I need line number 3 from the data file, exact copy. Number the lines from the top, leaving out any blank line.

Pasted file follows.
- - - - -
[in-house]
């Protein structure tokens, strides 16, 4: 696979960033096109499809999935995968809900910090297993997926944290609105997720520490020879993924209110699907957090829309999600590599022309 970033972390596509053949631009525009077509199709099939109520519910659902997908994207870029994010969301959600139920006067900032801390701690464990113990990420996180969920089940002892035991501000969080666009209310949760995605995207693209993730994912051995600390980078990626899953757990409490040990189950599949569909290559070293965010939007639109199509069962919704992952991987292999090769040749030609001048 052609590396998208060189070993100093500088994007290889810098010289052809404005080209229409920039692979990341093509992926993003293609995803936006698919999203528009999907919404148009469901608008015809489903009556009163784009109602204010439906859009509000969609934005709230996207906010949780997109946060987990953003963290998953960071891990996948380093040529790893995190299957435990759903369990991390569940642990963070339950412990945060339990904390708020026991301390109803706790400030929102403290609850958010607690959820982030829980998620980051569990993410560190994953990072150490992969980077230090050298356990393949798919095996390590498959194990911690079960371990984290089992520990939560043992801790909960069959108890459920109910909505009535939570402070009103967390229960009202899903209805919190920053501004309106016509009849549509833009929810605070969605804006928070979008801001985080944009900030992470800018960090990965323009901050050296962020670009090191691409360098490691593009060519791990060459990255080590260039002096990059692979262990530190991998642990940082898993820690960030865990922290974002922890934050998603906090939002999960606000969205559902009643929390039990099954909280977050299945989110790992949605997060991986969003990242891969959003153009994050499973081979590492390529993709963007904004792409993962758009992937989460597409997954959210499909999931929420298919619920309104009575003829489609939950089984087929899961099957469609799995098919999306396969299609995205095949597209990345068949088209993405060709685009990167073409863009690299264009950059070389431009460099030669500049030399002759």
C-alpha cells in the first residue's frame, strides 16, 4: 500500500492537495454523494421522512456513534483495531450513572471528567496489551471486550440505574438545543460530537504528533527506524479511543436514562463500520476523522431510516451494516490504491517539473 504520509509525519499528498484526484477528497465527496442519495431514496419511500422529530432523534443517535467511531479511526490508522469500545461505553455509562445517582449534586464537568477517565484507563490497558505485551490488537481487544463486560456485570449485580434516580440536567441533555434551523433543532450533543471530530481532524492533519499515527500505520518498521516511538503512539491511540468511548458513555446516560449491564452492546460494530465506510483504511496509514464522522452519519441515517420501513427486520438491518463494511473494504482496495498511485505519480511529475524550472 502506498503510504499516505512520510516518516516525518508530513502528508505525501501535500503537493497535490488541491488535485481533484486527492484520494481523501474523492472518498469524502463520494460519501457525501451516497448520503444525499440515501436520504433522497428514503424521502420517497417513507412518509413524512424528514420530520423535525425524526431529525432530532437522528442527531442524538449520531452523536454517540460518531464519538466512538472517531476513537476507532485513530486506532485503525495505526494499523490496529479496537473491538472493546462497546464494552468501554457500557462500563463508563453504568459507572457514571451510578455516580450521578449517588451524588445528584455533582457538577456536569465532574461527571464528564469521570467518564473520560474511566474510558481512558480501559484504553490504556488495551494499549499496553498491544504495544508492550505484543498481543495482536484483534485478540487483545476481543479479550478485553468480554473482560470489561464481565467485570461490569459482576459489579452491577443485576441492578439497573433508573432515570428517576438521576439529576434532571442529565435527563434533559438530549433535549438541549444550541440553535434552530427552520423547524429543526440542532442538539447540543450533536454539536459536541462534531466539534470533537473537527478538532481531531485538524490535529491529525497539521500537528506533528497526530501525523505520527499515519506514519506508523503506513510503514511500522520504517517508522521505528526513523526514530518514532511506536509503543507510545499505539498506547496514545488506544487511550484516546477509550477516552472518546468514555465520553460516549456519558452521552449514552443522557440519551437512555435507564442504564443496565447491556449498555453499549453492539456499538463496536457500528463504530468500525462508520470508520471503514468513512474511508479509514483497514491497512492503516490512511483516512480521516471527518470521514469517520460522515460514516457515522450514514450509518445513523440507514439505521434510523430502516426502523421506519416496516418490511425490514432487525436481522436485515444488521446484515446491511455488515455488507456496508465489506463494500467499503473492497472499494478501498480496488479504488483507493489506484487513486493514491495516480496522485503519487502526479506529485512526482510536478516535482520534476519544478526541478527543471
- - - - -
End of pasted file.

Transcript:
C-alpha cells in the first residue's frame, strides 16, 4: 500500500492537495454523494421522512456513534483495531450513572471528567496489551471486550440505574438545543460530537504528533527506524479511543436514562463500520476523522431510516451494516490504491517539473 504520509509525519499528498484526484477528497465527496442519495431514496419511500422529530432523534443517535467511531479511526490508522469500545461505553455509562445517582449534586464537568477517565484507563490497558505485551490488537481487544463486560456485570449485580434516580440536567441533555434551523433543532450533543471530530481532524492533519499515527500505520518498521516511538503512539491511540468511548458513555446516560449491564452492546460494530465506510483504511496509514464522522452519519441515517420501513427486520438491518463494511473494504482496495498511485505519480511529475524550472 502506498503510504499516505512520510516518516516525518508530513502528508505525501501535500503537493497535490488541491488535485481533484486527492484520494481523501474523492472518498469524502463520494460519501457525501451516497448520503444525499440515501436520504433522497428514503424521502420517497417513507412518509413524512424528514420530520423535525425524526431529525432530532437522528442527531442524538449520531452523536454517540460518531464519538466512538472517531476513537476507532485513530486506532485503525495505526494499523490496529479496537473491538472493546462497546464494552468501554457500557462500563463508563453504568459507572457514571451510578455516580450521578449517588451524588445528584455533582457538577456536569465532574461527571464528564469521570467518564473520560474511566474510558481512558480501559484504553490504556488495551494499549499496553498491544504495544508492550505484543498481543495482536484483534485478540487483545476481543479479550478485553468480554473482560470489561464481565467485570461490569459482576459489579452491577443485576441492578439497573433508573432515570428517576438521576439529576434532571442529565435527563434533559438530549433535549438541549444550541440553535434552530427552520423547524429543526440542532442538539447540543450533536454539536459536541462534531466539534470533537473537527478538532481531531485538524490535529491529525497539521500537528506533528497526530501525523505520527499515519506514519506508523503506513510503514511500522520504517517508522521505528526513523526514530518514532511506536509503543507510545499505539498506547496514545488506544487511550484516546477509550477516552472518546468514555465520553460516549456519558452521552449514552443522557440519551437512555435507564442504564443496565447491556449498555453499549453492539456499538463496536457500528463504530468500525462508520470508520471503514468513512474511508479509514483497514491497512492503516490512511483516512480521516471527518470521514469517520460522515460514516457515522450514514450509518445513523440507514439505521434510523430502516426502523421506519416496516418490511425490514432487525436481522436485515444488521446484515446491511455488515455488507456496508465489506463494500467499503473492497472499494478501498480496488479504488483507493489506484487513486493514491495516480496522485503519487502526479506529485512526482510536478516535482520534476519544478526541478527543471